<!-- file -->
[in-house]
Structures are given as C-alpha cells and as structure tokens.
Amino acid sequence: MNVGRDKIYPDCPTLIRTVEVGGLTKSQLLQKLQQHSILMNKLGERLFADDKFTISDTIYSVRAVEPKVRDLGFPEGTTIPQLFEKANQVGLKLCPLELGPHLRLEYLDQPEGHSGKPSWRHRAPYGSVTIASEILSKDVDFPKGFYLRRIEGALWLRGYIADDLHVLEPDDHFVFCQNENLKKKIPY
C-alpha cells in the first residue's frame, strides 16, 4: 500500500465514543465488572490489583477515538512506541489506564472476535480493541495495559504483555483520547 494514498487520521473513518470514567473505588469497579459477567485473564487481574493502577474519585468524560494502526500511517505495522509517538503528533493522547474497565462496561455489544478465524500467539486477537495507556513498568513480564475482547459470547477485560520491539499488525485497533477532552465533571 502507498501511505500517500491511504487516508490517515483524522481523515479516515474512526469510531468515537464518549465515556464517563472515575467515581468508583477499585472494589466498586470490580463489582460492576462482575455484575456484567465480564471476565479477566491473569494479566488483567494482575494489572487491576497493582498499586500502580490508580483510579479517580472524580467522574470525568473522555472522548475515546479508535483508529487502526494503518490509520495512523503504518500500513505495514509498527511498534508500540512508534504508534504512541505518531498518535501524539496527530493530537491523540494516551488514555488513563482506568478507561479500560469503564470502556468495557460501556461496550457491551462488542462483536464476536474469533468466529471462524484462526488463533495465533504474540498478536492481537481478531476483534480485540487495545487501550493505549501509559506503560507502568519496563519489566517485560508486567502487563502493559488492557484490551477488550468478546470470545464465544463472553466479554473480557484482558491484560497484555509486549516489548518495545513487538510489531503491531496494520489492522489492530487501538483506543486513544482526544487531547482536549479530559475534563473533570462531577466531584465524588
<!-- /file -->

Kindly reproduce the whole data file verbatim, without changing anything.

[in-house]
Structures are given as C-alpha cells and as structure tokens.
Amino acid sequence: MNVGRDKIYPDCPTLIRTVEVGGLTKSQLLQKLQQHSILMNKLGERLFADDKFTISDTIYSVRAVEPKVRDLGFPEGTTIPQLFEKANQVGLKLCPLELGPHLRLEYLDQPEGHSGKPSWRHRAPYGSVTIASEILSKDVDFPKGFYLRRIEGALWLRGYIADDLHVLEPDDHFVFCQNENLKKKIPY
C-alpha cells in the first residue's frame, strides 16, 4: 500500500465514543465488572490489583477515538512506541489506564472476535480493541495495559504483555483520547 494514498487520521473513518470514567473505588469497579459477567485473564487481574493502577474519585468524560494502526500511517505495522509517538503528533493522547474497565462496561455489544478465524500467539486477537495507556513498568513480564475482547459470547477485560520491539499488525485497533477532552465533571 502507498501511505500517500491511504487516508490517515483524522481523515479516515474512526469510531468515537464518549465515556464517563472515575467515581468508583477499585472494589466498586470490580463489582460492576462482575455484575456484567465480564471476565479477566491473569494479566488483567494482575494489572487491576497493582498499586500502580490508580483510579479517580472524580467522574470525568473522555472522548475515546479508535483508529487502526494503518490509520495512523503504518500500513505495514509498527511498534508500540512508534504508534504512541505518531498518535501524539496527530493530537491523540494516551488514555488513563482506568478507561479500560469503564470502556468495557460501556461496550457491551462488542462483536464476536474469533468466529471462524484462526488463533495465533504474540498478536492481537481478531476483534480485540487495545487501550493505549501509559506503560507502568519496563519489566517485560508486567502487563502493559488492557484490551477488550468478546470470545464465544463472553466479554473480557484482558491484560497484555509486549516489548518495545513487538510489531503491531496494520489492522489492530487501538483506543486513544482526544487531547482536549479530559475534563473533570462531577466531584465524588